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Researcher aims to set standards at U.N. workshop

A report written by a former Rochester Institute of Technology researcher on creating international standards for reporting chemicals in consumer products is slated to become the basis of a United Nations workshop next week and a new program at the University of Rochester’s Simon Graduate School of Business.

The international push to create standards for listing chemicals in products was fueled by a 2007 recall of children’s toys from China that contained lead-based paint, the Brighton researcher said. A survey of stakeholders determined that the safety of products for children was the highest priority.

Monica Becker worked on the report with a Massachusetts-based group, the Lowell Center for Sustainable Production. It followed a U.N. Environmental Program meeting in February that found current capacities insufficient to protect human health and said more international cooperation was needed to avoid a patchwork of information systems and duplication of efforts.

"The problem has been there for a long time, but the recognition or the realization that a lot of toys still do have lead paint really brought this issue to light, and people started looking at the range of products children use," Becker said. "It’s not only toys but cribs and clothing and teethers, things they come into contact with and put in their mouths."

The workshop is scheduled for Dec. 17 and 18 in Geneva, Switzerland. After results of the international survey are presented, participants will see examples of different information systems and work in small groups to develop an agenda for future meetings. The work likely will take a few years to complete, Becker said.

Becker conducted the survey from her home in Brighton, where her firm Monica Becker & Associates Sustainability Consultants is located. She held various positions at RIT from 1998 to 2008, including business manager of the New York State Pollution Prevention Institute and team leader of the green technologies group.

Her work there consisted largely of working with manufacturers to find ways to make their processes more sustainable.

The survey was conducted among stakeholders globally, including governments and representatives of manufacturers, to gauge what they would like to see in an international information system.

Chemical information for so-called wet products, such as spray paint or glue, is available to some degree, Becker said. Products such as computers, where chemicals are less apparent, tend to give less information to consumers.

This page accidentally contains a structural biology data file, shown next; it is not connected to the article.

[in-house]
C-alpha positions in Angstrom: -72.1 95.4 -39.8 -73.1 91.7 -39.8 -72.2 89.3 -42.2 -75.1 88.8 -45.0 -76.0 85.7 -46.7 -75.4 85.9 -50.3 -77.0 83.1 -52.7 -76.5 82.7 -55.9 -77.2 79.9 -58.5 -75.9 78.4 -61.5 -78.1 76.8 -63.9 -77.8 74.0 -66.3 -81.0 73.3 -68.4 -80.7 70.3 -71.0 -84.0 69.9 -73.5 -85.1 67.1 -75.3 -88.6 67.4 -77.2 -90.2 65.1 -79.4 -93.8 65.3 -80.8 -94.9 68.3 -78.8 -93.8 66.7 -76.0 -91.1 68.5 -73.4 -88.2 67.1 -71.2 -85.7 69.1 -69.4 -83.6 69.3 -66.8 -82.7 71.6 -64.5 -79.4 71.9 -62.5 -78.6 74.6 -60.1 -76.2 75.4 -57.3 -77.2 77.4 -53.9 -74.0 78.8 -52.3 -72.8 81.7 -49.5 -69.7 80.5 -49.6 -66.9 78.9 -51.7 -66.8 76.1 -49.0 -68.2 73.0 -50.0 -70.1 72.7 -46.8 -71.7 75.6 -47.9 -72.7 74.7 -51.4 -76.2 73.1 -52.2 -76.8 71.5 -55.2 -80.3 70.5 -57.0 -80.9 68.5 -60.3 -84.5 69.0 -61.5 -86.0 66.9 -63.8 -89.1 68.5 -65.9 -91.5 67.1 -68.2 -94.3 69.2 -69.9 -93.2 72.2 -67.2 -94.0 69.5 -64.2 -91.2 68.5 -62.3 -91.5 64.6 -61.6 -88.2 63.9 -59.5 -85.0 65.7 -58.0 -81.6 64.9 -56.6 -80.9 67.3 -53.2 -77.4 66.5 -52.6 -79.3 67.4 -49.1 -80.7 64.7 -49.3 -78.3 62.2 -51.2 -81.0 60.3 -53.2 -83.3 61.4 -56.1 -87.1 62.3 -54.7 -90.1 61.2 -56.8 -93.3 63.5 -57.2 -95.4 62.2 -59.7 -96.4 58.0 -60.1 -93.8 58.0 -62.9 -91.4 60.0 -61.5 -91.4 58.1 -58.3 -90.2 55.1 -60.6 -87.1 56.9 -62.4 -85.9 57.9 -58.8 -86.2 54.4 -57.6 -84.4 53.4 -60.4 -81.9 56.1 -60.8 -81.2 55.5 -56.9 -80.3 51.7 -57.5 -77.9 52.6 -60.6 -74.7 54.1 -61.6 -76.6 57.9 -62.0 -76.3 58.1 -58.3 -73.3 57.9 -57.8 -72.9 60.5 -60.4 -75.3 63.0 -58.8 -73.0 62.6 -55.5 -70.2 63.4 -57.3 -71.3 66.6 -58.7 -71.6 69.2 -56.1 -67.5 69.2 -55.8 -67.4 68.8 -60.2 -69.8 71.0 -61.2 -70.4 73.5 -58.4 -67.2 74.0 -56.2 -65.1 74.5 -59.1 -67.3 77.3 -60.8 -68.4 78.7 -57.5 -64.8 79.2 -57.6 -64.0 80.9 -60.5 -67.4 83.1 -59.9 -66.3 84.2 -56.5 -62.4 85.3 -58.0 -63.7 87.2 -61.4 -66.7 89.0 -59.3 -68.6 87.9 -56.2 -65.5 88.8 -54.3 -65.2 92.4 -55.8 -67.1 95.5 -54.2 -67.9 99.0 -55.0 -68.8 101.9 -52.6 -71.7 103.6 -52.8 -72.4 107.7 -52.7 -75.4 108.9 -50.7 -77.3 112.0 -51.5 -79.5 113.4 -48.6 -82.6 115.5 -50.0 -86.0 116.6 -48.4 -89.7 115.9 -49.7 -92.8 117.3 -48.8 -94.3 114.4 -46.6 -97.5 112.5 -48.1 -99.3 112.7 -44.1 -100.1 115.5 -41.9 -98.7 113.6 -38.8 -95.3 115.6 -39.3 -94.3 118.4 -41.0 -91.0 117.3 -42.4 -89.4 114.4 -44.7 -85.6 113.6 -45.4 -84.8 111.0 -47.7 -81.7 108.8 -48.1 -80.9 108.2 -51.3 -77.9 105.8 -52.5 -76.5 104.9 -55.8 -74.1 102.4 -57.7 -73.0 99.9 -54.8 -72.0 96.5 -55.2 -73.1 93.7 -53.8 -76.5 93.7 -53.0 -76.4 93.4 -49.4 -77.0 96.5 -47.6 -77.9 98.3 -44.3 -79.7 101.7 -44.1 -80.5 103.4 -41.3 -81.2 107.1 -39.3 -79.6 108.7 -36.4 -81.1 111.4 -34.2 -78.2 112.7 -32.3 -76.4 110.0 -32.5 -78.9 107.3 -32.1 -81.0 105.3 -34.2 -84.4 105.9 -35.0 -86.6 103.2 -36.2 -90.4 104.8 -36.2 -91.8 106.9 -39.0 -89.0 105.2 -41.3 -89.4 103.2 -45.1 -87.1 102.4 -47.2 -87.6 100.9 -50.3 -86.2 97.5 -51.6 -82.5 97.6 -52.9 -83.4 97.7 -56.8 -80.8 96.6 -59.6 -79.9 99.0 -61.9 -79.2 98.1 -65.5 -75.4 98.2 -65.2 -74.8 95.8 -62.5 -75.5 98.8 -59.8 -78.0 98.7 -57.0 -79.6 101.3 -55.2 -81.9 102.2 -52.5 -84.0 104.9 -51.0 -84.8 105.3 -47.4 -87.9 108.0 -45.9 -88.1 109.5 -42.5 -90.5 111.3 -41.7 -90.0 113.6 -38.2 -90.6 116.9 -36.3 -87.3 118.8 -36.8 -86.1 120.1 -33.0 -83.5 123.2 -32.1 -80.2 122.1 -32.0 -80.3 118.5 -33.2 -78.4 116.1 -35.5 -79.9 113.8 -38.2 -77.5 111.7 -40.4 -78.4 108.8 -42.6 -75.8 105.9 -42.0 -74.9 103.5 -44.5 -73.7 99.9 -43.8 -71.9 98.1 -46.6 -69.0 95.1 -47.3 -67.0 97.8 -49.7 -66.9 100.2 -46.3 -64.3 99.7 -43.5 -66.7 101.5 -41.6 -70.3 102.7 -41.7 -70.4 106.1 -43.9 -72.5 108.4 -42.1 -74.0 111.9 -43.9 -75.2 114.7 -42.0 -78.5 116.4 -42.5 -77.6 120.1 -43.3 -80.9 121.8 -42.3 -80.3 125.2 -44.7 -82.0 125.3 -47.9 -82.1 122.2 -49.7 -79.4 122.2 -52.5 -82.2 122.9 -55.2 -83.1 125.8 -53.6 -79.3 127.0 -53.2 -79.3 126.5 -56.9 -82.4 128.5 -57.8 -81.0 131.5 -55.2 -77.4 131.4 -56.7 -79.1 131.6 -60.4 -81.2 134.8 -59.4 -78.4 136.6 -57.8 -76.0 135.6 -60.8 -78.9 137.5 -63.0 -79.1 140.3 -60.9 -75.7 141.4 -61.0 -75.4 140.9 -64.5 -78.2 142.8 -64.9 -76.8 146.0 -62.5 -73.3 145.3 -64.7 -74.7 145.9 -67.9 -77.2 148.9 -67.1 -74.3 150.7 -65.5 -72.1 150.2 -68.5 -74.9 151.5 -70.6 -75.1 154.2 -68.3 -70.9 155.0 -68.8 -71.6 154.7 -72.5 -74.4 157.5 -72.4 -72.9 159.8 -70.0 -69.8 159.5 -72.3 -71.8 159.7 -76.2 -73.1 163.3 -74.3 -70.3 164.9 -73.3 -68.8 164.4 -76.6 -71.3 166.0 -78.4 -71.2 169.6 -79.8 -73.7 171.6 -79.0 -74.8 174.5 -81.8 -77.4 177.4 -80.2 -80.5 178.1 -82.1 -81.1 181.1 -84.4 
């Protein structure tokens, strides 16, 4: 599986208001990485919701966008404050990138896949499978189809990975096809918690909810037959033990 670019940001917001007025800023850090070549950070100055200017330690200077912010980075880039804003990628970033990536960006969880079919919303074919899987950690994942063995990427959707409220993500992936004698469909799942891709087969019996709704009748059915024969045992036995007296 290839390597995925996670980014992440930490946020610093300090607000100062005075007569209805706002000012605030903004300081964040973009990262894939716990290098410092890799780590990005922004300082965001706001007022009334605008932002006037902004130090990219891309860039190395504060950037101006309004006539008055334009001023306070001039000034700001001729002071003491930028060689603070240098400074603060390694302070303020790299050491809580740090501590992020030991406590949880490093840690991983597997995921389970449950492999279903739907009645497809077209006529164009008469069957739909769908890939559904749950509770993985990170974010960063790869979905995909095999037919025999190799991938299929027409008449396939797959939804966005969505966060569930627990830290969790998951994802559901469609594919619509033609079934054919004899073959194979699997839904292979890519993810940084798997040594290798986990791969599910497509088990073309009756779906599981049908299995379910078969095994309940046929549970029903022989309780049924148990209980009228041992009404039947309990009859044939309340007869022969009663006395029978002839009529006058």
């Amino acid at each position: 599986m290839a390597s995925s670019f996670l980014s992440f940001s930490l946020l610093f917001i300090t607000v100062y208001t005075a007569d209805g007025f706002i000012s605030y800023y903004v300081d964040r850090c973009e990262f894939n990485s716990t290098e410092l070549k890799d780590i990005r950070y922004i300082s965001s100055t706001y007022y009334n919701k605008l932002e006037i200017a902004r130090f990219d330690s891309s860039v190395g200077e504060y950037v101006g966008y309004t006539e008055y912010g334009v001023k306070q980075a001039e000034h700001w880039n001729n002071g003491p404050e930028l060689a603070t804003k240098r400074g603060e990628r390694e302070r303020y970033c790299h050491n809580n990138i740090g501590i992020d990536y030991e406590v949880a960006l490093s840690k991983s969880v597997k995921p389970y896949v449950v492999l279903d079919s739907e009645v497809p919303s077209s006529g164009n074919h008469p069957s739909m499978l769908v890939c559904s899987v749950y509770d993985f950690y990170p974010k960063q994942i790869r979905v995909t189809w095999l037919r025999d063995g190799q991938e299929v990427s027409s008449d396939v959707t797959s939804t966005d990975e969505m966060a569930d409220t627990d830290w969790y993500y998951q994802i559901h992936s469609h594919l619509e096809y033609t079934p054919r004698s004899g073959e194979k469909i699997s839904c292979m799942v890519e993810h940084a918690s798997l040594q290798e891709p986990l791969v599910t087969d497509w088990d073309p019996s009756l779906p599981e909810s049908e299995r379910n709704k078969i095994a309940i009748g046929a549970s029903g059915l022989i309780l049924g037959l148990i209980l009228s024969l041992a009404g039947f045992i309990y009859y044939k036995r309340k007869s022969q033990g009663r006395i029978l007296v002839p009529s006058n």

"Chemical ingredient information and hazard information are the two main types of information people seem to be clamoring for," Becker said. "In the United States we tend to get more information than folks in other countries, especially developing ones. There is much more need in these developing countries, which are often the recipient of the waste electronic products we generate."

Helping companies determine the range of chemicals that could be going into their products will be difficult, especially given that many no longer manufacture their own products, Becker said.

To create a template for studying the supply chain of companies, she has teamed with her husband, Edieal Pinker, a professor at the Simon School. Pinker works with information systems and operations management, developing methods for companies to work more efficiently.

The program would look at the need for chemical information systems from an individual company’s perspective. It will be especially important for larger companies, Becker said.

"These big companies, many aren’t making things, just designing products and sending them to suppliers," she said. "The more that manufacturing is outsourced, especially globally, the less these larger (original equipment manufacturers) have control over the kinds of chemicals that wind up in their products."

Becker said she and her husband are hoping to start the Simon School program in January and have been in talks with a large local business interested in participating. The couple would like to work with three or four companies of varying sizes.

Pinker noted that the program is in its formative stages, but he said it will employ a doctoral student and he hopes to attract corporate funding. The work will help to develop tools that companies can use to report information and comply with national and international standards, he said.

"Talking to a variety of firms will enable us to see what mechanisms work best for what kind of companies, and also figure out how to make these mechanisms themselves work optimally," Pinker said.

12/11/09 (c) 2009 Rochester Business Journal. To obtain permission to reprint this article, call 585-546-8303 or e-mail rbj@rbj.net.